Is it really that time already? Our Board of Directors is about to go through a scheduled transition, with three new members coming on in November. It’s a very exciting group—we’d like you to meet them as they prepare to take their place in our family and in direction of our ongoing work to foster a land ethic of care for the future. Please help us welcome Marsha, Eduardo, and Steve!
Without further ado:
Marsha Lindsay is CEO of Lindsay Foresight & Stratagem. A globally recognized analyst, author and thought leader on what’s best for what’s next, her life’s work is research that identifies and forecasts emerging consumer, marketplace and leadership dynamics. With her insights she consults and educates C-Suites, boards and marketers to increase their odds of future viability, competitiveness and profitable growth.
As a child, she grew up with wild things in the woods and fields along the Little Wolf River in Wisconsin. Alarmed by Rachel Carsen’s forecasts, as a grade schooler she advocated conservation in state-wide speech competitions. In 1966 she acquired her first copy of A Sand County Almanac and was captivated by the concept of a “land ethic.” In its early years she served as a trustee of the Wisconsin Nature Conservancy. When called in the late ‘80’s for an idea to brand a major “funding initiative” (coming up for vote in the legislature) to preserve natural areas and wildlife habit in the state she said “It’s all about stewardship, so it should be called that.” It is to this day called the “Stewardship Fund” (the names Knowles and Nelson were added a few years later).
In addition to her research and consulting work, Marsha serves on several fiduciary boards and enjoys adventure travel around the globe. But as her husband, children, beloved springer spaniel and friends will attest, her favorite place on earth is the “old family cabin” (nigh 100 years old and not much different than The Shack), off the grid on a pristine lake and 80 acres in Northern Wisconsin. There she returns for weeks each summer to reunite with wild things. There ‘the Pleiades can be seen climbing high and on still nights, when the campfire is low, she listens to the wolves howl and the vast pulsing harmony; rhythms spanning the seconds and the centuries.’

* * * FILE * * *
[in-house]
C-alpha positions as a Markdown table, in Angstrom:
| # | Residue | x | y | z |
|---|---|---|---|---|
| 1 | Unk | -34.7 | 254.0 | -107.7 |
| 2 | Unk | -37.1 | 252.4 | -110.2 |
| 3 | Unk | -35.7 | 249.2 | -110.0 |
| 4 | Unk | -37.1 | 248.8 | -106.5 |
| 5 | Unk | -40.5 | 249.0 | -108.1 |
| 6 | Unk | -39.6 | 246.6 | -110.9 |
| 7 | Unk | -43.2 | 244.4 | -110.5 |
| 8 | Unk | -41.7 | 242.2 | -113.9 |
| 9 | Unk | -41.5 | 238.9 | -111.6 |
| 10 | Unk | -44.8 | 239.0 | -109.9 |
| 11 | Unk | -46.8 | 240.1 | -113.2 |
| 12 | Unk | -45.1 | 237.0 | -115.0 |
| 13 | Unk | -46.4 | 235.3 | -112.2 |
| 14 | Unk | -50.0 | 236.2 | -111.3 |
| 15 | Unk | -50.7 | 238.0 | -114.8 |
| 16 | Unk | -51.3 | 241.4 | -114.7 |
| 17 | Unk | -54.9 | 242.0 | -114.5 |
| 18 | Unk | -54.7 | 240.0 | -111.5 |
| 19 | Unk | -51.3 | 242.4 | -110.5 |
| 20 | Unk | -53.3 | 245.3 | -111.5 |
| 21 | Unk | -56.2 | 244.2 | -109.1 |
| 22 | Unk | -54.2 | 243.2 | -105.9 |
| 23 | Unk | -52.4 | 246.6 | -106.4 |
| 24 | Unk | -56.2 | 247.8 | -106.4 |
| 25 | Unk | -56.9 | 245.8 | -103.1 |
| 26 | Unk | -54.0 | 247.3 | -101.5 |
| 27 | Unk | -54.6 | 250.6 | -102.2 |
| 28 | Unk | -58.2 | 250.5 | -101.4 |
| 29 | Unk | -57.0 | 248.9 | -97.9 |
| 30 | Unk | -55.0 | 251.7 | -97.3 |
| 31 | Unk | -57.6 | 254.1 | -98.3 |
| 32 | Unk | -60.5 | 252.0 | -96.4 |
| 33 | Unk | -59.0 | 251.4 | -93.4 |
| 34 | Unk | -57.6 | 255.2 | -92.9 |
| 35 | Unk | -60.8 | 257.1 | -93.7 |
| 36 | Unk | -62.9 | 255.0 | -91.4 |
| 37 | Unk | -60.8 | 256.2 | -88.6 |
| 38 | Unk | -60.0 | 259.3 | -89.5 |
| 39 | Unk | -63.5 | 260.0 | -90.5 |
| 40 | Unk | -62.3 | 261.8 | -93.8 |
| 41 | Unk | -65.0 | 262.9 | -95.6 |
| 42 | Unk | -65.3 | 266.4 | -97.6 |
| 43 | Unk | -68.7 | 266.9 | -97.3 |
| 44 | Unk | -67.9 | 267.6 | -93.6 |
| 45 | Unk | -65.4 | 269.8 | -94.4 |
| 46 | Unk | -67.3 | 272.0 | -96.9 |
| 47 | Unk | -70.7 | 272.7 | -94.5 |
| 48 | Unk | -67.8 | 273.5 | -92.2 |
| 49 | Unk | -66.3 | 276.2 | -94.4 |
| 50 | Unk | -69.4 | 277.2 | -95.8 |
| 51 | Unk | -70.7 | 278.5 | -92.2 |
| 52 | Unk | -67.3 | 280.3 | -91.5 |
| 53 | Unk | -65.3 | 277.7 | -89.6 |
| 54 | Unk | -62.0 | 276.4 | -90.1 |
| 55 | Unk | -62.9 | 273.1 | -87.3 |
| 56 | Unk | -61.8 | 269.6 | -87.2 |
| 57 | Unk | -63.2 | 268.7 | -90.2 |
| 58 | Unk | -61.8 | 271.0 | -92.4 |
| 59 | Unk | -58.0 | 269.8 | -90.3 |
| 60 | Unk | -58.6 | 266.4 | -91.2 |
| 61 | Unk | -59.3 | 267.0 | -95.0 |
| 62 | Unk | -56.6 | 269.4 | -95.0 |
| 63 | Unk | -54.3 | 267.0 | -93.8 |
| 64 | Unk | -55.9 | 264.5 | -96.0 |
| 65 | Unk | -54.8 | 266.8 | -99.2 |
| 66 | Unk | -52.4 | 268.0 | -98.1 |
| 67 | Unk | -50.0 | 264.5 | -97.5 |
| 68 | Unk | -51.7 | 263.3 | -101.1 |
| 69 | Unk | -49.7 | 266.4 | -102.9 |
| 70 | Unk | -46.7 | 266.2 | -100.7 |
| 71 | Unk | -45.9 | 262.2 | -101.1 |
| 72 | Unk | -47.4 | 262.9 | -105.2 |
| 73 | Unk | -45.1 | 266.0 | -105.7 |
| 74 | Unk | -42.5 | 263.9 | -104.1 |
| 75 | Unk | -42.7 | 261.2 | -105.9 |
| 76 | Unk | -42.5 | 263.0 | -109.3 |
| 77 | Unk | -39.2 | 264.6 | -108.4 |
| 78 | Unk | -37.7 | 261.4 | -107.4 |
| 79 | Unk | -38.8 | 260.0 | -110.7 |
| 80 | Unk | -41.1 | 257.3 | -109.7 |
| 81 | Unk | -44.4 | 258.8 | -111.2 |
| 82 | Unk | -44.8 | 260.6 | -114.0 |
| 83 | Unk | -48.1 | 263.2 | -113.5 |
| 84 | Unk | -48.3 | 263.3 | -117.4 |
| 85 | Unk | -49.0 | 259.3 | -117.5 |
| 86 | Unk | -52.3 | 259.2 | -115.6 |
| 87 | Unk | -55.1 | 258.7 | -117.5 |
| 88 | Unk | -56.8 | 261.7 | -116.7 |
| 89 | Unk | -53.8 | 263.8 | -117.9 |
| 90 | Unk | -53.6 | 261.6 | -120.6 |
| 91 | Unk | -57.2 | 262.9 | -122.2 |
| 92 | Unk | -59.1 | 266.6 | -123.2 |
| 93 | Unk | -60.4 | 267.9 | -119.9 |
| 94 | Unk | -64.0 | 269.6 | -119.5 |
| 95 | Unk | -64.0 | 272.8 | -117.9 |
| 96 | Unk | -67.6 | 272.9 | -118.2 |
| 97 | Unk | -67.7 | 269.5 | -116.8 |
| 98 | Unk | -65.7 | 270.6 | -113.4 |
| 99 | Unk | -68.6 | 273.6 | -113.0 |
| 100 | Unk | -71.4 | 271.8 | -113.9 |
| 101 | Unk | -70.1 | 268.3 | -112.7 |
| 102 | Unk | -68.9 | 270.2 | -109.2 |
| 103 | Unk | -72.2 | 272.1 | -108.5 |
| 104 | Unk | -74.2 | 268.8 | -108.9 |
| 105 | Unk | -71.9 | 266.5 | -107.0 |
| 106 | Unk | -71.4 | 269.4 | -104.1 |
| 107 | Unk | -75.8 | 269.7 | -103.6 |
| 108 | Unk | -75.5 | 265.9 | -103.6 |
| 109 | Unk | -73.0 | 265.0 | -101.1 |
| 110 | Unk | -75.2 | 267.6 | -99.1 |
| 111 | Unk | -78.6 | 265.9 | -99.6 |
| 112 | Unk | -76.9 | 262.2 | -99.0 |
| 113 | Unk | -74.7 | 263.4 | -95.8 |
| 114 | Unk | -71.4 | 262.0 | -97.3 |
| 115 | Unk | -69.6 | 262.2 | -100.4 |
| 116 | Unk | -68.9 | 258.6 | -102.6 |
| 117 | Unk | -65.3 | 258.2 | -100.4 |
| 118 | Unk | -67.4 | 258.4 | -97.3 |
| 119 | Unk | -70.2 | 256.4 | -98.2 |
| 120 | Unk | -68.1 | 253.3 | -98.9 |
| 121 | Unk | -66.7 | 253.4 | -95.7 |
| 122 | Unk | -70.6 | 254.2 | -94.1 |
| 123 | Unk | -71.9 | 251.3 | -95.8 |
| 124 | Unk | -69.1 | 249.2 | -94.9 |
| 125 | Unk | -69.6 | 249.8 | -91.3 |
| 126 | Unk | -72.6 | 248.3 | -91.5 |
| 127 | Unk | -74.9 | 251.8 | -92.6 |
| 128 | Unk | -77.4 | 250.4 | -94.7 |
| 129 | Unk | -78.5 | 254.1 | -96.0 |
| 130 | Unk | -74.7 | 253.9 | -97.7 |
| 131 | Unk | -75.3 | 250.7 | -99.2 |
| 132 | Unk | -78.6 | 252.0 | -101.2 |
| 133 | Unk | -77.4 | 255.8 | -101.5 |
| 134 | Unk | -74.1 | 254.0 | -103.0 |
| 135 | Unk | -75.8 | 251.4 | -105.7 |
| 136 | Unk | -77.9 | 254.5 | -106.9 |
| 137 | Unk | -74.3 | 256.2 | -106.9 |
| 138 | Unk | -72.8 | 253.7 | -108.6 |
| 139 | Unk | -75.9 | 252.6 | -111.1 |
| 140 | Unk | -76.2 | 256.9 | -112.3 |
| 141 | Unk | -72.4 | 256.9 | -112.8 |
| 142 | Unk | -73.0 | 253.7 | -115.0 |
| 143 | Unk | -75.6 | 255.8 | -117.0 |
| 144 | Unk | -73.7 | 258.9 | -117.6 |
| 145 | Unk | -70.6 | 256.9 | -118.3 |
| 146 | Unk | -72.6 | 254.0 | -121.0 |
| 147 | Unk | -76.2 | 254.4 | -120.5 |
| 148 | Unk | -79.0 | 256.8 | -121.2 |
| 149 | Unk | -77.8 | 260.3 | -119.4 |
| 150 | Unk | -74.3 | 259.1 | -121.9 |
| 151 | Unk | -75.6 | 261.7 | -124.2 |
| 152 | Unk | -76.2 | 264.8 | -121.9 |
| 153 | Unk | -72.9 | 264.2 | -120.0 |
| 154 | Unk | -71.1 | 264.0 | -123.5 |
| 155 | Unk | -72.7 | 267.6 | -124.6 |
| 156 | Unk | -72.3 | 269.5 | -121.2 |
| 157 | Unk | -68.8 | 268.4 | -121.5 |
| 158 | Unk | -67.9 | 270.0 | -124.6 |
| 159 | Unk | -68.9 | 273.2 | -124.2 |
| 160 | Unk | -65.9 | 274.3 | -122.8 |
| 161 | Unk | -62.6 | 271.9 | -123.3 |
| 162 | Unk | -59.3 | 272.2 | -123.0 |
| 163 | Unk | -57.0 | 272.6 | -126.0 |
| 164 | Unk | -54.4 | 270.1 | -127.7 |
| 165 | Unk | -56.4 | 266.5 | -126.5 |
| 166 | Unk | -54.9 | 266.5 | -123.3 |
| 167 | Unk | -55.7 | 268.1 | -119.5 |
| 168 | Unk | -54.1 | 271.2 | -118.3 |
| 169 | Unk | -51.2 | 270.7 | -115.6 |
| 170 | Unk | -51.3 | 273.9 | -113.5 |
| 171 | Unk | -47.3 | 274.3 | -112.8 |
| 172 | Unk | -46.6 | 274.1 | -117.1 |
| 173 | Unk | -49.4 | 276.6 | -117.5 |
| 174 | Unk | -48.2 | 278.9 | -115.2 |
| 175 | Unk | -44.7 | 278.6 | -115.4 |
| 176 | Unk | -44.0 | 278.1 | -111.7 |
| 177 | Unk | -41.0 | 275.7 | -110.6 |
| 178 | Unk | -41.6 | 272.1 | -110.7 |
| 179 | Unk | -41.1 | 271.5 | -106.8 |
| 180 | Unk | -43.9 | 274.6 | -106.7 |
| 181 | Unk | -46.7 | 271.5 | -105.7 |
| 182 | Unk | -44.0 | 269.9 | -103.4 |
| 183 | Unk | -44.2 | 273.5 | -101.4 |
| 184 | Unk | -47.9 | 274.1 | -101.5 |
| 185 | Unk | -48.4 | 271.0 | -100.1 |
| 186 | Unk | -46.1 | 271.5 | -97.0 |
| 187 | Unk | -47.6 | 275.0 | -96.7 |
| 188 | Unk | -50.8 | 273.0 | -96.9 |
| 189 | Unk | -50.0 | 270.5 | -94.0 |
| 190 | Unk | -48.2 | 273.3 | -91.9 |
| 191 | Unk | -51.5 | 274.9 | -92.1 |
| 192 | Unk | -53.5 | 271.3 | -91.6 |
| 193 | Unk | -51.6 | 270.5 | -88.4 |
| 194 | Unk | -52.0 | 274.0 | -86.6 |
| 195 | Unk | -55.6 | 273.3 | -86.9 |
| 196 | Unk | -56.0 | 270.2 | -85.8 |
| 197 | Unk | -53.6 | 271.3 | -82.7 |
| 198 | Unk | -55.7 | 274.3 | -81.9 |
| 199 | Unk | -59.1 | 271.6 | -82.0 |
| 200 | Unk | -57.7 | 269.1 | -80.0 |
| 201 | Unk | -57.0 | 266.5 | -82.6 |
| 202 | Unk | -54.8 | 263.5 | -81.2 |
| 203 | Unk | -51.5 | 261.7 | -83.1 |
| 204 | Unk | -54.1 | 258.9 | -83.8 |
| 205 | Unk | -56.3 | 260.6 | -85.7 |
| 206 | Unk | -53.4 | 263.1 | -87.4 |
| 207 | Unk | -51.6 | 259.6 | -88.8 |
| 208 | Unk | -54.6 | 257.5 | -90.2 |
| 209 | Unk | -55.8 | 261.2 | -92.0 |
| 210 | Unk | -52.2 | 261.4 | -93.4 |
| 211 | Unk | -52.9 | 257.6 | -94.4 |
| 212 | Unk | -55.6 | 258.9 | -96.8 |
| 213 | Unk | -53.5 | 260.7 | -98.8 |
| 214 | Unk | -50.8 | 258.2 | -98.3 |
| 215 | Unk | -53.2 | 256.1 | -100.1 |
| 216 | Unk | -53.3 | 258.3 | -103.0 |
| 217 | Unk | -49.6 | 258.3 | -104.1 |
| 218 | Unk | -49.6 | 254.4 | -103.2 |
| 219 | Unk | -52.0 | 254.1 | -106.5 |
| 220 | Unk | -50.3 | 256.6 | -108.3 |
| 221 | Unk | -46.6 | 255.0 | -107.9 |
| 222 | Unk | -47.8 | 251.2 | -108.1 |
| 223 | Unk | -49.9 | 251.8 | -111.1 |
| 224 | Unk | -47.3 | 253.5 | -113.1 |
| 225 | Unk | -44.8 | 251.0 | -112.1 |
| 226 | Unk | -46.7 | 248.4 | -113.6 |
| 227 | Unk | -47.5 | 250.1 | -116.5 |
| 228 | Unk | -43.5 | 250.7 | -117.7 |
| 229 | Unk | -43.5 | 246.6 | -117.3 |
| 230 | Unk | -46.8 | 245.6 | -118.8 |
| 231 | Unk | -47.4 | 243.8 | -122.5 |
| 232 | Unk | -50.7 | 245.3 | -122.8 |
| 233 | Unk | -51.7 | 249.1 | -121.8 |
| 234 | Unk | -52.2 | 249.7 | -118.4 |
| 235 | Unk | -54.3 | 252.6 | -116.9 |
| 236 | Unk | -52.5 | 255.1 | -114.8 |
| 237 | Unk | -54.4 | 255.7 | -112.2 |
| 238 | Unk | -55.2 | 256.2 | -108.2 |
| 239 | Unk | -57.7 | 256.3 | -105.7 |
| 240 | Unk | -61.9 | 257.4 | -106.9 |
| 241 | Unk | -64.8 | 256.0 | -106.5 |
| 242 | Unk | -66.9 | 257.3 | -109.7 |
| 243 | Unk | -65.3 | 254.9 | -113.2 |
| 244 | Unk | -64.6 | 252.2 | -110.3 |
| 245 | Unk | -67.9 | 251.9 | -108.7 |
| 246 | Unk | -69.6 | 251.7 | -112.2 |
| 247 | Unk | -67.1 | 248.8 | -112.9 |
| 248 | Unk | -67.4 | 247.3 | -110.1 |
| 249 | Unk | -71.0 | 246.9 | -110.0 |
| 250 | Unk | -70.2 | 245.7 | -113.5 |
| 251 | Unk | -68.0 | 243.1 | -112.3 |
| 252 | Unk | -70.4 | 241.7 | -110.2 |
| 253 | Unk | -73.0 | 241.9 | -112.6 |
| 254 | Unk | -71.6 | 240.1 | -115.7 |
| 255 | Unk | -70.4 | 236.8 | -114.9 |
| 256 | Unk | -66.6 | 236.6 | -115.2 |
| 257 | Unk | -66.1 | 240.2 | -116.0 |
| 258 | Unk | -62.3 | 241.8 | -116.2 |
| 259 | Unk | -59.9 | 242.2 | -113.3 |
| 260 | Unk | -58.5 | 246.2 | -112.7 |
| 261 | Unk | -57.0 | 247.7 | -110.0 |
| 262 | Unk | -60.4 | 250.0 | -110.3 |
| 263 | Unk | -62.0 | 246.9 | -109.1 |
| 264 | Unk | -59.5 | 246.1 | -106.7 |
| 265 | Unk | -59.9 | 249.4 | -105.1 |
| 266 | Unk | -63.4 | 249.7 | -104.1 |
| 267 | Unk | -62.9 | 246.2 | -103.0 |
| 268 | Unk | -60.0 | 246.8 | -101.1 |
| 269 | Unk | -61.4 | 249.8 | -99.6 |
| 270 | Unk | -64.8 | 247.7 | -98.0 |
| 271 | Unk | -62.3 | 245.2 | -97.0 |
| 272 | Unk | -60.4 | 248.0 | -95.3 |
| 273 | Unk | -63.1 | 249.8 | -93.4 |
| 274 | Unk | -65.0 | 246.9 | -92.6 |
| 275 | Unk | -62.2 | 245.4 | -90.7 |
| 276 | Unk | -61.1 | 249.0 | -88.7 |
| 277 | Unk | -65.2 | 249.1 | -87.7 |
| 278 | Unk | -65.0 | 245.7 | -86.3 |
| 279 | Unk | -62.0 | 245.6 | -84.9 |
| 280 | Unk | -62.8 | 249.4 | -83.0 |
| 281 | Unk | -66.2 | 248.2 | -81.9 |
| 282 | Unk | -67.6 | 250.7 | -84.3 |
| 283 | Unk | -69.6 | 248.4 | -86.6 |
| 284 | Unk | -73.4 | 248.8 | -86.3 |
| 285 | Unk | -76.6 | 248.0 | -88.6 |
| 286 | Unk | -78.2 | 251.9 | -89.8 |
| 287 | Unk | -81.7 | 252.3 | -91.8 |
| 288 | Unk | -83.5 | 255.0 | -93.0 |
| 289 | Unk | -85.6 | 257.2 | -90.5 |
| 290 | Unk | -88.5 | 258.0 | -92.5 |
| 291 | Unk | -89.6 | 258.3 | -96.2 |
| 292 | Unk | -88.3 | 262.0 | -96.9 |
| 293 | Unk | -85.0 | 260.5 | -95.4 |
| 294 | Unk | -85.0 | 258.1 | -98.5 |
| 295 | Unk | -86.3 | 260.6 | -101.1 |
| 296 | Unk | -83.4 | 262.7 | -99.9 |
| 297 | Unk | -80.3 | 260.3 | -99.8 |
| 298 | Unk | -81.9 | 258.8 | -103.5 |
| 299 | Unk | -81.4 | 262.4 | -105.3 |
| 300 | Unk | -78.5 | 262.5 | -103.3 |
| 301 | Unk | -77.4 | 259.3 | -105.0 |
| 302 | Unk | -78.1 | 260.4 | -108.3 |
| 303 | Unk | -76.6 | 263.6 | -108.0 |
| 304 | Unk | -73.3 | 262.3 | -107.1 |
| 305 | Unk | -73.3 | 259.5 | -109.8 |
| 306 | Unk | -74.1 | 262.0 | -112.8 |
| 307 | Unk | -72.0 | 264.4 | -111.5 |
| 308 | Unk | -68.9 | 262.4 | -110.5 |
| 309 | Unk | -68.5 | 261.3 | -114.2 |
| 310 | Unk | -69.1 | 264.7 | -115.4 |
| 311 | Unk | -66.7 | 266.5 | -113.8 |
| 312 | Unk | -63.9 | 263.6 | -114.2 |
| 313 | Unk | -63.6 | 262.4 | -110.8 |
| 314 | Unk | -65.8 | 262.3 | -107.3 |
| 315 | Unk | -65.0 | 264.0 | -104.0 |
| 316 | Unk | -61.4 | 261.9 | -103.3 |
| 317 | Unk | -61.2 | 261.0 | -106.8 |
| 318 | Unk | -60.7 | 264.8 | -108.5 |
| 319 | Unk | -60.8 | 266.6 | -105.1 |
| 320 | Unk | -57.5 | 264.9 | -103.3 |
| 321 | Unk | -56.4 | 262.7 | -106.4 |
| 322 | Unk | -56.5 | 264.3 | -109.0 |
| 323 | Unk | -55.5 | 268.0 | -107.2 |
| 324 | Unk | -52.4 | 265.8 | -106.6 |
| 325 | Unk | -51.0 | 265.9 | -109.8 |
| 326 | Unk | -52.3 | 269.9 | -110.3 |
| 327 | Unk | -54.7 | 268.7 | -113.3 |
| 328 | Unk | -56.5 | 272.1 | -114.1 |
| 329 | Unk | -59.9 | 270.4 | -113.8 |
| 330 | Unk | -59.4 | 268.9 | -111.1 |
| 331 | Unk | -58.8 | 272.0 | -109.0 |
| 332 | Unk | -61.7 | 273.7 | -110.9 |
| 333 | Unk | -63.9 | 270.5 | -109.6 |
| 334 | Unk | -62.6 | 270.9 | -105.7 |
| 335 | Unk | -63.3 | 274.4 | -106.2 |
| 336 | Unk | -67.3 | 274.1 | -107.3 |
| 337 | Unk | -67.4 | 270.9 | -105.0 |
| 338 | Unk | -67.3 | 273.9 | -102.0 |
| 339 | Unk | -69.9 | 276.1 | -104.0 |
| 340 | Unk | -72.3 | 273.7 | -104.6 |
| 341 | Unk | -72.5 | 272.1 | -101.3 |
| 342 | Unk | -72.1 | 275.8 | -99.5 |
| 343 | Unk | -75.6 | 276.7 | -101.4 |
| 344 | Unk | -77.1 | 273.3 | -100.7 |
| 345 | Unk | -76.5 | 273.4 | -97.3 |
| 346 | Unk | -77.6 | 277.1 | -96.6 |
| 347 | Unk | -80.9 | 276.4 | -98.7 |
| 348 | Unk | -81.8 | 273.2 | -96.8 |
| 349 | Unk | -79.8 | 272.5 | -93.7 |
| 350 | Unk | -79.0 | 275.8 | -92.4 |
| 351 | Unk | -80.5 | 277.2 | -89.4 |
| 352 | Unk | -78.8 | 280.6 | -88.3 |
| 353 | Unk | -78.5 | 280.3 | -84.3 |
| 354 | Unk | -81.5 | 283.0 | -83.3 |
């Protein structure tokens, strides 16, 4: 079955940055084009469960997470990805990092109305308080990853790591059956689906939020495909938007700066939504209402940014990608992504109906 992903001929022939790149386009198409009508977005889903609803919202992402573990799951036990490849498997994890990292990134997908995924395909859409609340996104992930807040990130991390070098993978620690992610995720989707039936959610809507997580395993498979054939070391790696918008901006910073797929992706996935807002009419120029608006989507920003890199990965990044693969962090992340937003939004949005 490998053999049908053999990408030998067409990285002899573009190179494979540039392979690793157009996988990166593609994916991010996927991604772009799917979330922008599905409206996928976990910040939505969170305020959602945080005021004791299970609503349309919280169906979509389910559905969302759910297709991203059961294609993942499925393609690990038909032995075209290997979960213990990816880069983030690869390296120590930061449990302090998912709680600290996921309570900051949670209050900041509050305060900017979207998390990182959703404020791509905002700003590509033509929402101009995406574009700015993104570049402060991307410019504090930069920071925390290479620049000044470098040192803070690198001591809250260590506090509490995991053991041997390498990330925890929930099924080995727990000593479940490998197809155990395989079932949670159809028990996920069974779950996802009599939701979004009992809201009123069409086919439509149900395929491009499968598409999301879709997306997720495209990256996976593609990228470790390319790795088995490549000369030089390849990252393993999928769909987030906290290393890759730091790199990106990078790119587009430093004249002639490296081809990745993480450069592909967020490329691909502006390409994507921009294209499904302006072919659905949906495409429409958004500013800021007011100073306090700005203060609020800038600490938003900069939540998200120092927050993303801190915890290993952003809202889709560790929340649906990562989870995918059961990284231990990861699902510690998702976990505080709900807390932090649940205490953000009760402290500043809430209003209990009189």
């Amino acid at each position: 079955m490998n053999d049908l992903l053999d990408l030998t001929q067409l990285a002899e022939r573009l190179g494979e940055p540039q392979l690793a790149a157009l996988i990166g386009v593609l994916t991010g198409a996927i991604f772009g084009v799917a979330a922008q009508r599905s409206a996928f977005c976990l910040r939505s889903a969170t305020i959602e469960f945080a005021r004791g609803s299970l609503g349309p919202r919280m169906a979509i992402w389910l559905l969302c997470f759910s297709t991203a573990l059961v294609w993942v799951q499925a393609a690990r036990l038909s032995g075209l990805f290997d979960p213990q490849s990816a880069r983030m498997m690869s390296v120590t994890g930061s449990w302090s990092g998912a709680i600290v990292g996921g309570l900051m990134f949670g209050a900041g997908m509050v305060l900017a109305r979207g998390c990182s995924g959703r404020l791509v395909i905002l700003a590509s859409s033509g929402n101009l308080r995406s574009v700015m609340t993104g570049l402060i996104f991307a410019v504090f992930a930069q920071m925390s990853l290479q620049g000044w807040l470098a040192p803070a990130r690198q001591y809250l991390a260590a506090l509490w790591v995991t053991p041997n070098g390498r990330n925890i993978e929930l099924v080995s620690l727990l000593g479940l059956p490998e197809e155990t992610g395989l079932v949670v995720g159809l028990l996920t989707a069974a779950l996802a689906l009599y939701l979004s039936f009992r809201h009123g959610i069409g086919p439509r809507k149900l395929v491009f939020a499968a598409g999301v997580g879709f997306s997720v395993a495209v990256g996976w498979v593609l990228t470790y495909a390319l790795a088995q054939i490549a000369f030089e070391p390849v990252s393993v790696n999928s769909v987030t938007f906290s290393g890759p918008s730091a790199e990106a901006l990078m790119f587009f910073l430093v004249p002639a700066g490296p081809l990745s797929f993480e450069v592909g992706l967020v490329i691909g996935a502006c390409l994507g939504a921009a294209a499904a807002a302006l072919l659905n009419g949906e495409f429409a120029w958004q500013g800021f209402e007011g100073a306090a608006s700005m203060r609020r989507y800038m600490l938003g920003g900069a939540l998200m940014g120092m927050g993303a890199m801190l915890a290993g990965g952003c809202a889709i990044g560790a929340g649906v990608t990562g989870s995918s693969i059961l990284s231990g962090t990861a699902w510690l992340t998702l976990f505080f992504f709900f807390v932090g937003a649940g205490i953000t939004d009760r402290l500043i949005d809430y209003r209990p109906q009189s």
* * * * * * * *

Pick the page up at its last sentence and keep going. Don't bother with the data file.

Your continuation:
Eduardo Santana-Castellón was born in Cuba, raised in Puerto Rico, and though a United States Citizen he has been a permanent resident of Mexico since 1985 and where he is a professor at the University of Guadalajara, Jalisco. Eduardo obtained his BSc (’79) and MSc (’85) degrees in Wildlife Ecology, and PhD (’00) joint degree in Zoology/Wildlife Ecology all from the University of Wisconsin-Madison. For over two decades, he has been adjunct associate professor, visiting professor, honorary scholar and member of the advisory committee of the Nelson Institute, the Department of Forest and Wildlife Ecology and the Global Health Institute at UW-Madison. He presently participates in various University of Guadalajara projects as General Director of the Museum of Environmental Sciences, Coordinator of the Socio-environmental Film Festival, Coordinator of the City & Nature Literature Award, President of the Advisory Board of the University Botanical Garden, and member of the governing boards of the La Primavera natural protected area.
Eduardo has played a leading role in creating some 20 new academic and conservation programs or institutions and has worked in defending the rights of Nahuatl and Wixárika indigenous communities in Western Mexico. He designed the Cuba Country Conservation program for the World Wildlife Fund (WWF), and facilitated the first WWF workshop to develop the operational/management plan for the Manu Biosphere Reserve in Peru.